26 sept. 2003

"The Enchanted Loom" by Paul Lake has been praised by the usual suspects. Cognitive science is being used to debunk the avant-garde, as in S. Pinker. Of course, the article gets Derrida wrong, quoting a passage from him about the iterability of signs and, later on, making Derrida's exact point for him in a different way. The prestige of science is used to tell us what kind of literature we ought to prefer. It simply doesn't follow. I prefer Descartes to Swift myself, so I was turned off right from the beginning. It made me realize Swift can be used as model of anti-intellectualism.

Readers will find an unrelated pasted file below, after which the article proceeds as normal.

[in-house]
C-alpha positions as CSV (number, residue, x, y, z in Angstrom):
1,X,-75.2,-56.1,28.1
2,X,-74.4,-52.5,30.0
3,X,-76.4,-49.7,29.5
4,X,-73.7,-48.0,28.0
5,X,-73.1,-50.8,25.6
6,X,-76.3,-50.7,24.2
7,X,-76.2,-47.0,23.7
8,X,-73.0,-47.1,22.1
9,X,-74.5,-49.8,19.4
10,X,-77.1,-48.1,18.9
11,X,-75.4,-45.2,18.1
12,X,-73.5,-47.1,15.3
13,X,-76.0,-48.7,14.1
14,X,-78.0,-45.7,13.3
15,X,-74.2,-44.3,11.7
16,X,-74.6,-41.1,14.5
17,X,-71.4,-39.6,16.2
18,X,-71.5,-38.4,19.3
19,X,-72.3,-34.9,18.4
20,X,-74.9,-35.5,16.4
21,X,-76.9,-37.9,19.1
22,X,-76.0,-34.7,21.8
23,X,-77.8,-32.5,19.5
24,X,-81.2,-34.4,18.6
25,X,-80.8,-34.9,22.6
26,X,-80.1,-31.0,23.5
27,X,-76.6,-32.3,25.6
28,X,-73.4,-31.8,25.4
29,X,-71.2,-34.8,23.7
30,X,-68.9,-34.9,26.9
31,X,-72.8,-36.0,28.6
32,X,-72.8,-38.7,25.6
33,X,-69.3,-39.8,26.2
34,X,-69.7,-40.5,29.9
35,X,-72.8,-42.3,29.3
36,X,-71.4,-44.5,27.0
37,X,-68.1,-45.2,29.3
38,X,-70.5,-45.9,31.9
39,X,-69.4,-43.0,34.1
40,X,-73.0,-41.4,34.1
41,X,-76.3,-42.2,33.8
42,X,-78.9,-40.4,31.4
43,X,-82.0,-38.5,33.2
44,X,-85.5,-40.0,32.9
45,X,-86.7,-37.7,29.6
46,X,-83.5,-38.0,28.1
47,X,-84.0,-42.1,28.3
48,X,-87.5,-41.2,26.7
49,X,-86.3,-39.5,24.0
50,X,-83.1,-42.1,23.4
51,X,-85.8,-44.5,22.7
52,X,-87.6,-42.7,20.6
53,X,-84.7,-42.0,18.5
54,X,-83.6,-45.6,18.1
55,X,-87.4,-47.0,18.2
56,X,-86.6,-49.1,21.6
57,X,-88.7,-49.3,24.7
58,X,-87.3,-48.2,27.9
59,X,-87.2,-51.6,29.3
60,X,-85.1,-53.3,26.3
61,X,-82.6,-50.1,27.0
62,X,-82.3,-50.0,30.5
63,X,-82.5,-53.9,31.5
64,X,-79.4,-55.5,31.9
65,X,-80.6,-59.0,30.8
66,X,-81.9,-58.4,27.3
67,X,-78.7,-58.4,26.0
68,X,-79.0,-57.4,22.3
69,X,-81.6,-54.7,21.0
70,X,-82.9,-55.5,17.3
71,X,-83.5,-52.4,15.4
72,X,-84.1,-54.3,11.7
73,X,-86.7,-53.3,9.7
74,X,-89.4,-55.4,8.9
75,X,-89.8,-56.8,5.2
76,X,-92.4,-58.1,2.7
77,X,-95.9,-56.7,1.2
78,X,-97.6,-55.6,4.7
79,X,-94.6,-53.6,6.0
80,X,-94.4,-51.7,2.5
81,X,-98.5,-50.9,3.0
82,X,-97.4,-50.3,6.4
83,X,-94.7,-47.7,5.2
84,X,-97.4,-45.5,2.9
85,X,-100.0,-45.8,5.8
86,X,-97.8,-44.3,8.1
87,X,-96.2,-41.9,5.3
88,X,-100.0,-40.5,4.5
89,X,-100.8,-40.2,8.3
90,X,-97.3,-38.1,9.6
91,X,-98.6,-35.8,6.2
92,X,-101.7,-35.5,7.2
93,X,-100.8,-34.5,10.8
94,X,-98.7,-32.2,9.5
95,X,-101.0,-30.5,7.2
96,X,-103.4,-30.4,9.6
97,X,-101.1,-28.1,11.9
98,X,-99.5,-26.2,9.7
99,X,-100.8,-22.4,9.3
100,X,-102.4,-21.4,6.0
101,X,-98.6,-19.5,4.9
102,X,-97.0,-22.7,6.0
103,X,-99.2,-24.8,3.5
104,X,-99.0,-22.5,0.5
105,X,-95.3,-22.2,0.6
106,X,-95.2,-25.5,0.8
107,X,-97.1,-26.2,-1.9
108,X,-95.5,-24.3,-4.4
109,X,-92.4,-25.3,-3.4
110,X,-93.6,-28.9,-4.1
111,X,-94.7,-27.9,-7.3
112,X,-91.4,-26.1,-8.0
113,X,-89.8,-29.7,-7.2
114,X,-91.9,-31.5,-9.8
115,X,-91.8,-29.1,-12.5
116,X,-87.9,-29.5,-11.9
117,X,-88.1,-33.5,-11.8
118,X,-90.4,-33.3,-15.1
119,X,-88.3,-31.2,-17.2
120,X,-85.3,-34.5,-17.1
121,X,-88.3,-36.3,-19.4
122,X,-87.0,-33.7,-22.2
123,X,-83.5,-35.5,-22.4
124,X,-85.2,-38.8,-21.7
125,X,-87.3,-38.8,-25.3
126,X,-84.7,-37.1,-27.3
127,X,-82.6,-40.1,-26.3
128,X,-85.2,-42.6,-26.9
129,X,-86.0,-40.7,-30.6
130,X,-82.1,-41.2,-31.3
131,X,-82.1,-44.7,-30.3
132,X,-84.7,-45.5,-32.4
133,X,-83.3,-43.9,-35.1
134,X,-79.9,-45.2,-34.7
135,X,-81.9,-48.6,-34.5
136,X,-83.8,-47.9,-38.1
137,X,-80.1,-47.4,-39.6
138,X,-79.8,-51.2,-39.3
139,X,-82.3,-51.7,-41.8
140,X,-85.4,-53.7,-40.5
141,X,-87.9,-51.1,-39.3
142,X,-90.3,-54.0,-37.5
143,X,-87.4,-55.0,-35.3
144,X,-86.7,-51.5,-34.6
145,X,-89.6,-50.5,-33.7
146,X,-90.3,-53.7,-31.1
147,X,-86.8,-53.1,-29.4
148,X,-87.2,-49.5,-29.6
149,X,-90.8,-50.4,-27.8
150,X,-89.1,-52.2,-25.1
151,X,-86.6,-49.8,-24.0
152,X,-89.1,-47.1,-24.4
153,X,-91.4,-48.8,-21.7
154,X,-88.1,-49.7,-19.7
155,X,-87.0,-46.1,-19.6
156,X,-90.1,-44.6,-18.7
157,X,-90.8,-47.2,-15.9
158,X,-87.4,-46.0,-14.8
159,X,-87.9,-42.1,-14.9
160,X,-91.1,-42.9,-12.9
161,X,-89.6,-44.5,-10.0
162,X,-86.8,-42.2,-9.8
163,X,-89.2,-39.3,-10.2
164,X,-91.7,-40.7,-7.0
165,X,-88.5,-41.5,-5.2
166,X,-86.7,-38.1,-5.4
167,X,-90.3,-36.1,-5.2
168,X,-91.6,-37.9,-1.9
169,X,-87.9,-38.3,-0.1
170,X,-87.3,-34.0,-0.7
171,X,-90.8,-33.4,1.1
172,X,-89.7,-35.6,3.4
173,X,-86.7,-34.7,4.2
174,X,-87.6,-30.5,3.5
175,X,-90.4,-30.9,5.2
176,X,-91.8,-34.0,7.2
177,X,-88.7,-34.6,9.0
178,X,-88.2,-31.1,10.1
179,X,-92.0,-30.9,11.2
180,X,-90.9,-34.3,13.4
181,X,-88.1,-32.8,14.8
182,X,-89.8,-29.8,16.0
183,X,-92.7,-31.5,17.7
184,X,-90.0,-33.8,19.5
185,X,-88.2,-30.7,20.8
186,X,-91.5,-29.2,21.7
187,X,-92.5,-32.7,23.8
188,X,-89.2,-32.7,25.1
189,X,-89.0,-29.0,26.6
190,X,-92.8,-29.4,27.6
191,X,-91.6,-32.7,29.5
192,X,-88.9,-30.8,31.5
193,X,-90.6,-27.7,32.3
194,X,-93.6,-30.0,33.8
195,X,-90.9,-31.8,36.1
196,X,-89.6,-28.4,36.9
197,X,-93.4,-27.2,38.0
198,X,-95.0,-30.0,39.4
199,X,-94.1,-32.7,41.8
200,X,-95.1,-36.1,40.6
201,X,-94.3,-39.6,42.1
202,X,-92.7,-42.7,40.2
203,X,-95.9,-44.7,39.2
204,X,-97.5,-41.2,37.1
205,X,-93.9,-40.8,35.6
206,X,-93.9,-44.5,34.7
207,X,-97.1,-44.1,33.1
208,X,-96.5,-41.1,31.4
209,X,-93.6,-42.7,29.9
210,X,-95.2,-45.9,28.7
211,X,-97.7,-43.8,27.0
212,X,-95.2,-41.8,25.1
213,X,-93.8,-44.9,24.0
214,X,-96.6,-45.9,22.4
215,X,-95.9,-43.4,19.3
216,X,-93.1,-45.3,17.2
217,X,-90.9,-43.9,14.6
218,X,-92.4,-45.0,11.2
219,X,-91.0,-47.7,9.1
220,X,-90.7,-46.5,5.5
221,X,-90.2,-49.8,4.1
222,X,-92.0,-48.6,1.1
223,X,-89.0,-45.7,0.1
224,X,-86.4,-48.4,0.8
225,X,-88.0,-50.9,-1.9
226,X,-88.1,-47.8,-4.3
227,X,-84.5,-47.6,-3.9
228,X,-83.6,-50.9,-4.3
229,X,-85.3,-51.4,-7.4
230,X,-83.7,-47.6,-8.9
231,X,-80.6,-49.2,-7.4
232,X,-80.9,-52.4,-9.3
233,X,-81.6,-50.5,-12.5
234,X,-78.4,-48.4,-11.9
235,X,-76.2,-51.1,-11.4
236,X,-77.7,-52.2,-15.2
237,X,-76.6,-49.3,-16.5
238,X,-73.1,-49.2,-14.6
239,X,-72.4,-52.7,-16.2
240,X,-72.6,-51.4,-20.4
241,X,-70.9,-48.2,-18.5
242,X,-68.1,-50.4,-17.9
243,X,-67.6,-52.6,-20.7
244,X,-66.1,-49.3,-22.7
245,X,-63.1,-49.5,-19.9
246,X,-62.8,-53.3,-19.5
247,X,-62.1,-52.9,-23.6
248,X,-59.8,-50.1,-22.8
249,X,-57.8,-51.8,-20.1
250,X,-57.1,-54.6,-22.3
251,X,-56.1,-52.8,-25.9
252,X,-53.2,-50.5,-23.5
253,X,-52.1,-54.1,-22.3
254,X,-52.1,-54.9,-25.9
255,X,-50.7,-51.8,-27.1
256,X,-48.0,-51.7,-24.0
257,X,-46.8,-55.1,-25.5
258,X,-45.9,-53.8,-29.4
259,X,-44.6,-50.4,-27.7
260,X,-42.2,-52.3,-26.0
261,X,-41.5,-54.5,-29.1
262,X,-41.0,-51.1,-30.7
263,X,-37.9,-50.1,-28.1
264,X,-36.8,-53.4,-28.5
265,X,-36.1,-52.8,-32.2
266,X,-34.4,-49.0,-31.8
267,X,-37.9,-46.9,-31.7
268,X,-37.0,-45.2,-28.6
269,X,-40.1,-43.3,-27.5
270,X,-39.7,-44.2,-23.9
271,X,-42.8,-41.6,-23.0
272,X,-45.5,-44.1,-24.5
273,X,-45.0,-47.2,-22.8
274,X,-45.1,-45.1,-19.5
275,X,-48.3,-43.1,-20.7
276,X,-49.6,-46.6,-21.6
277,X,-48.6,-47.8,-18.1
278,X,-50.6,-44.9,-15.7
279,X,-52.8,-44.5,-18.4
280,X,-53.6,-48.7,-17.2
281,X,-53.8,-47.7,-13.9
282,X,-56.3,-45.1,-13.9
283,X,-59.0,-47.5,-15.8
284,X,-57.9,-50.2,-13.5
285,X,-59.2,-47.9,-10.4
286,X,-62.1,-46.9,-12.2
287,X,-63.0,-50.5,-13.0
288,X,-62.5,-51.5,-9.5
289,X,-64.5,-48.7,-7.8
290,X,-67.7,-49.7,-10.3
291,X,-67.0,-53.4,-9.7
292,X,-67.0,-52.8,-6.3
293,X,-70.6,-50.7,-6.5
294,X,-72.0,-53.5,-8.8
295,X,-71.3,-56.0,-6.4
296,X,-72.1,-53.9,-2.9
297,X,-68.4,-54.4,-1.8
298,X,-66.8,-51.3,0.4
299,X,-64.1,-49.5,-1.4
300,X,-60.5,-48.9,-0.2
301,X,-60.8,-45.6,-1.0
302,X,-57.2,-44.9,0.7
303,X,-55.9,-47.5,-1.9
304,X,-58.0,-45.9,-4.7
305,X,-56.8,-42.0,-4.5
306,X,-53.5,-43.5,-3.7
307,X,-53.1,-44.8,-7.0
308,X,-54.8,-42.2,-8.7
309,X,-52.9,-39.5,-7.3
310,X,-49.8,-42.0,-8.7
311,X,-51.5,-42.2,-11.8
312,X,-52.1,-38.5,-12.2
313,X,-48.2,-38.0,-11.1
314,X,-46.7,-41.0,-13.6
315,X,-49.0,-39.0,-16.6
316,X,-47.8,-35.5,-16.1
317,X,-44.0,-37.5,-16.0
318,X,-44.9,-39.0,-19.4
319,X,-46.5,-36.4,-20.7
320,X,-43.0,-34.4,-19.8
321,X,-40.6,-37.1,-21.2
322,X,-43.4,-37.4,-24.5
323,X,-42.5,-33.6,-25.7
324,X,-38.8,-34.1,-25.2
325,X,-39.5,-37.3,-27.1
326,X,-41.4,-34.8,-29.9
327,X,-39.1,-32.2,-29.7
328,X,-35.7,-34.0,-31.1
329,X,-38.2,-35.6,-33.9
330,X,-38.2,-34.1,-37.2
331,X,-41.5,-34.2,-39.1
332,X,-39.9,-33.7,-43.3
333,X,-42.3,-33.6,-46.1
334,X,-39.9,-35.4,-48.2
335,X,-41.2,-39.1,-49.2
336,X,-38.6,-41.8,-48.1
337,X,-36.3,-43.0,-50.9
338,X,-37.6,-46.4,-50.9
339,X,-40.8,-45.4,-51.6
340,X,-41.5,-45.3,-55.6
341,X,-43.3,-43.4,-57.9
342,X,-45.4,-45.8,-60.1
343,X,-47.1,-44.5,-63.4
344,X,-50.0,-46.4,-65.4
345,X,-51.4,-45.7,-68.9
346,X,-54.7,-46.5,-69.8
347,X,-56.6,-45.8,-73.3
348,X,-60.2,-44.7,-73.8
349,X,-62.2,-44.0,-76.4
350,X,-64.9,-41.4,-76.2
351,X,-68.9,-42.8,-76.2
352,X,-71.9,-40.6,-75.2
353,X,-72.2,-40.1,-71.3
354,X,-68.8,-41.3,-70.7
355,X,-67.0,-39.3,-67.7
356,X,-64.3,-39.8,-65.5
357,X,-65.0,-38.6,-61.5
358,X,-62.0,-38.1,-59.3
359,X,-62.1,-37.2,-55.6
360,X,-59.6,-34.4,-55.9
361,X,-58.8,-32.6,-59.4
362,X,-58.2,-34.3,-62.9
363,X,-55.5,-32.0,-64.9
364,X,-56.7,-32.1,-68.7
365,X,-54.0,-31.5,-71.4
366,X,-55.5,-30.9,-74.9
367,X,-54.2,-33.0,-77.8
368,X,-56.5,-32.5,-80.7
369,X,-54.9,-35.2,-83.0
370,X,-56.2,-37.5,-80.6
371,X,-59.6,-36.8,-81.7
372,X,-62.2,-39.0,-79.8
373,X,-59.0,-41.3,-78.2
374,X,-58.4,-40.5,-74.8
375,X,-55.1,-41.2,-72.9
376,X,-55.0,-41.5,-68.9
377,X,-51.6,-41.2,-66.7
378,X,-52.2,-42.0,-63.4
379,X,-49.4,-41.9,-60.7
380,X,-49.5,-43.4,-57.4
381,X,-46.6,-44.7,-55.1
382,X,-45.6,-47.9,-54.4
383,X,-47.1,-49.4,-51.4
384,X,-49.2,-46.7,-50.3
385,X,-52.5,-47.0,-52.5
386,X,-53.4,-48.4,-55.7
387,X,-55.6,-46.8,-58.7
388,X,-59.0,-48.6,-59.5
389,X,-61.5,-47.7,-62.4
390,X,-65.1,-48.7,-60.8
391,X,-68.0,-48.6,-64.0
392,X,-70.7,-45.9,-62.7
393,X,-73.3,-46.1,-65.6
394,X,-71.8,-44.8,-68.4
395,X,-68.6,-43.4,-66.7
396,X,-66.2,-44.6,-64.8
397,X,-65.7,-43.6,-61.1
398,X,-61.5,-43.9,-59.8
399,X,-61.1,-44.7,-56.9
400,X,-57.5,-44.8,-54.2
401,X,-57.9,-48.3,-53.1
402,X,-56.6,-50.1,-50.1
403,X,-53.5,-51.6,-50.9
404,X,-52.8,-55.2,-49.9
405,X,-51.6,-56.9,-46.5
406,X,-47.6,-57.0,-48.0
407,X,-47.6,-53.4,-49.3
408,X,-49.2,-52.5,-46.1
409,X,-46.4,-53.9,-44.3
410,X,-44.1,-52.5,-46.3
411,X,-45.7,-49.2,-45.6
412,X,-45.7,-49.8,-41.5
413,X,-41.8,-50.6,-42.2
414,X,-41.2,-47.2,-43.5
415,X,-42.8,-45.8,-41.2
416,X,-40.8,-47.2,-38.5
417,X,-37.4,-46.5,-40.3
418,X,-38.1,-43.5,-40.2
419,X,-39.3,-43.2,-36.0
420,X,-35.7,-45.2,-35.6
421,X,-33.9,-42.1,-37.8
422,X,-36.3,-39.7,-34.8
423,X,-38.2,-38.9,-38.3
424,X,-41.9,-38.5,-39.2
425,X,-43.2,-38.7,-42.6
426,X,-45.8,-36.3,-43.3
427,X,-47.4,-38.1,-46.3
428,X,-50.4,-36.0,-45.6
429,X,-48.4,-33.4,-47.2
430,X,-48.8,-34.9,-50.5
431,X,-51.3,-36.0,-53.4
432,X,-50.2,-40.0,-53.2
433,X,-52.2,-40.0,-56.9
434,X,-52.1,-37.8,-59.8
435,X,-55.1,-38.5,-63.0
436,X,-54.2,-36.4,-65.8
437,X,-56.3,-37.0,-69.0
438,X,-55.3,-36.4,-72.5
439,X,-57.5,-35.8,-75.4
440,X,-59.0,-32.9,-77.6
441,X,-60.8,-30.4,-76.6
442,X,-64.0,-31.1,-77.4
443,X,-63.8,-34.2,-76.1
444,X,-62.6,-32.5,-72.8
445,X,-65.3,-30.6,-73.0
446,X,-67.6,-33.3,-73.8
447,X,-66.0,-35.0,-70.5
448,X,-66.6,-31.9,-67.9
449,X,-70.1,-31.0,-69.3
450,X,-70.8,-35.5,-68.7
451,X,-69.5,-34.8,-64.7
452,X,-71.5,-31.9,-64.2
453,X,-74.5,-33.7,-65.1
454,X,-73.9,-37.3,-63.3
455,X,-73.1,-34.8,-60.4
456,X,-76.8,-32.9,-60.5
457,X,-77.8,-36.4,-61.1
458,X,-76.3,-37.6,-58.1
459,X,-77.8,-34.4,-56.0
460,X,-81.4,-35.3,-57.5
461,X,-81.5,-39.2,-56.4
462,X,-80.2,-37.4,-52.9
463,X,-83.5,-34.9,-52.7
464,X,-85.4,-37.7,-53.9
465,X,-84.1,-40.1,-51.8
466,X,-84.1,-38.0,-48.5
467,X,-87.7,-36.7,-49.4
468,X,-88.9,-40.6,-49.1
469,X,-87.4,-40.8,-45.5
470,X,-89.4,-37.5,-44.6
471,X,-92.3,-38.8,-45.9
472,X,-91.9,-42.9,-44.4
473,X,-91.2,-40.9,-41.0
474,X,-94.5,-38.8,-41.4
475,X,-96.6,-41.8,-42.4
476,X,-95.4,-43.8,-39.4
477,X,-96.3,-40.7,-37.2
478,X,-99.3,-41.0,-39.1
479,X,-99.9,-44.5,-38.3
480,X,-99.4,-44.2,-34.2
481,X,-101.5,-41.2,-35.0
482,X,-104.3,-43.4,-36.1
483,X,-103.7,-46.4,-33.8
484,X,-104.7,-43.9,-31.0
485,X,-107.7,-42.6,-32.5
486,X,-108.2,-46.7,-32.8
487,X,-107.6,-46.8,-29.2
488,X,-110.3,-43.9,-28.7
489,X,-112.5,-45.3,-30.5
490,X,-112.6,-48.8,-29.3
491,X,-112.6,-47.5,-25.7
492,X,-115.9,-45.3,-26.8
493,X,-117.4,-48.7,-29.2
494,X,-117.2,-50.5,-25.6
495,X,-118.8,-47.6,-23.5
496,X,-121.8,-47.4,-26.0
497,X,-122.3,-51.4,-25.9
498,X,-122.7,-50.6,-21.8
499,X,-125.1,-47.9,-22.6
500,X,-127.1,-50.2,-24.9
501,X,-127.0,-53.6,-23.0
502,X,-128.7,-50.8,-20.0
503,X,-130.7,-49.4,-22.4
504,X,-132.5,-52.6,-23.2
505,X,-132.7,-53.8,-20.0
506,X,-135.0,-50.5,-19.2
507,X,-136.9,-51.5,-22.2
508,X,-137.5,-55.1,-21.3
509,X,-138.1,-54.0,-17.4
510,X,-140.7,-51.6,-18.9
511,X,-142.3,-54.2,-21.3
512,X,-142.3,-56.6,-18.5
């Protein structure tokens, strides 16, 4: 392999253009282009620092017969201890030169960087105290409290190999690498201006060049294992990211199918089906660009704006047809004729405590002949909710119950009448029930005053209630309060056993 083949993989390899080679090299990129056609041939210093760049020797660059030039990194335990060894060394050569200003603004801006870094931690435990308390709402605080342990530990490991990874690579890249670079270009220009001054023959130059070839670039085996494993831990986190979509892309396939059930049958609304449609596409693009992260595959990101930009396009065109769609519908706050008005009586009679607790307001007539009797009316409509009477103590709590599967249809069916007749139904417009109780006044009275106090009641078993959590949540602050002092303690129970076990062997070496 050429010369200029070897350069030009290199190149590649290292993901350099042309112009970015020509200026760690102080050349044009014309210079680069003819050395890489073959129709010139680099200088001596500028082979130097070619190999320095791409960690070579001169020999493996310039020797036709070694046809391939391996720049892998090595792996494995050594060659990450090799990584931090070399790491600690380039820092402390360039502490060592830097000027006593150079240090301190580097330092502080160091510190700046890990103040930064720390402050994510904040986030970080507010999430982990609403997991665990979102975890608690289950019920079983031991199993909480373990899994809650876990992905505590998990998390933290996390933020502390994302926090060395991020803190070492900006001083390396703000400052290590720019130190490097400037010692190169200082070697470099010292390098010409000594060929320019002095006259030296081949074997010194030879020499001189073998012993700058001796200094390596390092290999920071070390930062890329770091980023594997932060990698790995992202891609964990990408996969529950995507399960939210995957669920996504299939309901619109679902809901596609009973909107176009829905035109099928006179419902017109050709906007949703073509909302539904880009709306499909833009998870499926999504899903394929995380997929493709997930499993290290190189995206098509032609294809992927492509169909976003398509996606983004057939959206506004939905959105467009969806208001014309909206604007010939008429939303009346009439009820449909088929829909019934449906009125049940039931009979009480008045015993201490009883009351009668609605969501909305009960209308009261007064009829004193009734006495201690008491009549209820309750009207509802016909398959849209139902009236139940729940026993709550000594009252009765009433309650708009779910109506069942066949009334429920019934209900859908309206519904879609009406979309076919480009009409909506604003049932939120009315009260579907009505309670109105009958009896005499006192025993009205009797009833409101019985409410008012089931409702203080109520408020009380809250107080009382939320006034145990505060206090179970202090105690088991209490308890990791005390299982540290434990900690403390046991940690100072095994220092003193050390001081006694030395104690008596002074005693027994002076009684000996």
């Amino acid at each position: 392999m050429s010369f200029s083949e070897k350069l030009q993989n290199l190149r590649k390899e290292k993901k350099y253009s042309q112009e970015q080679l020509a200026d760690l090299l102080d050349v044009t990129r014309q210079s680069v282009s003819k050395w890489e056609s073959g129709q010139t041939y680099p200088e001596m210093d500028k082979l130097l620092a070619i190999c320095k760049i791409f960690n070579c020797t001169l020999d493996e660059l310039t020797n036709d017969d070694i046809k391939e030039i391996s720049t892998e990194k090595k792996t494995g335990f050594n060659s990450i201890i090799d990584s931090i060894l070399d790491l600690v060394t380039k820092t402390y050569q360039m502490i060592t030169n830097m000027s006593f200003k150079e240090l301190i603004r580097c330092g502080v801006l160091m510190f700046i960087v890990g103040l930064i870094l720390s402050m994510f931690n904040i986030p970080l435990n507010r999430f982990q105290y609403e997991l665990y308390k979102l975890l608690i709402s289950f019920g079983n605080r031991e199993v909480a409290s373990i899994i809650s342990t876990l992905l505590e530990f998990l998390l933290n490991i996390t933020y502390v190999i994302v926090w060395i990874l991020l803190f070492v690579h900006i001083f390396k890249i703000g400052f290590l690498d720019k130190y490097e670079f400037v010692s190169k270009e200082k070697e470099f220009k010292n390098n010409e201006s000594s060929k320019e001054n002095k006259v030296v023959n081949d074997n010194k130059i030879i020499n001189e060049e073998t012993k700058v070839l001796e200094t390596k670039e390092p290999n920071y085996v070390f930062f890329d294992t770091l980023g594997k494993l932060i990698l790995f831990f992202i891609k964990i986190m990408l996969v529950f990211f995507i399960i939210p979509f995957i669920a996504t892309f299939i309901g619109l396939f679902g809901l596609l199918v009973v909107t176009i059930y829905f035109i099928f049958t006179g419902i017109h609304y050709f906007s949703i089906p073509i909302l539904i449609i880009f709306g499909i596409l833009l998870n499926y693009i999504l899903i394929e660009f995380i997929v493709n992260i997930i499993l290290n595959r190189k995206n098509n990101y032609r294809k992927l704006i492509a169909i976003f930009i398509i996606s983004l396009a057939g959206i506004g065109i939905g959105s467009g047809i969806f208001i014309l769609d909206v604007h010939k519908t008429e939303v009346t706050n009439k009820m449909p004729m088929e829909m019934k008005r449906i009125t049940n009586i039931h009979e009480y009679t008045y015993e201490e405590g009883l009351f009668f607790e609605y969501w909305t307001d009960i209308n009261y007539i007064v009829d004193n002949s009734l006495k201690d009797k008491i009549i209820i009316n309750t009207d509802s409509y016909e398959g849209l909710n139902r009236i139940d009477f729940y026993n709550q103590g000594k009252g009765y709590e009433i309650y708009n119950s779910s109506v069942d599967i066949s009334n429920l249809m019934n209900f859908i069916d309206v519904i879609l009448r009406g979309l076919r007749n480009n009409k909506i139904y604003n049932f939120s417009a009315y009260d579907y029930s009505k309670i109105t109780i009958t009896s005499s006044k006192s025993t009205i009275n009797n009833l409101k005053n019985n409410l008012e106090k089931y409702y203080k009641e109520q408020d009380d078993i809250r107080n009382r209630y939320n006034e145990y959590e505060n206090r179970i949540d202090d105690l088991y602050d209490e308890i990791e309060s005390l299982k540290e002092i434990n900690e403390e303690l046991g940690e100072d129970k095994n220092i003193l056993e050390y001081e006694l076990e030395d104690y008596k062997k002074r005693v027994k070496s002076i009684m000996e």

Of course, it is language poetry that uses the entire brain, not just "left brain" decoding. Why was Mallarmé obsessed with rhythm? Does Gertrude really not care about the meaning of the words she uses in Tender Buttons? Has the author of this article ever read Clark Coolidge? Raymond Roussel? Paul Celan? Góngora? Borges? What profound ignorance!

I'd love to see a brain scan of myself reading an avant-garde text: I bet it would kick the butt of a brain scan of me grooving to Richard Wilbur.

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One of those "man on the street" interviews yesterday, as I was walking down Mass. Ave in Lawrence. "What are you reading?" Of course, I said "The Best American Poetry, 2002."

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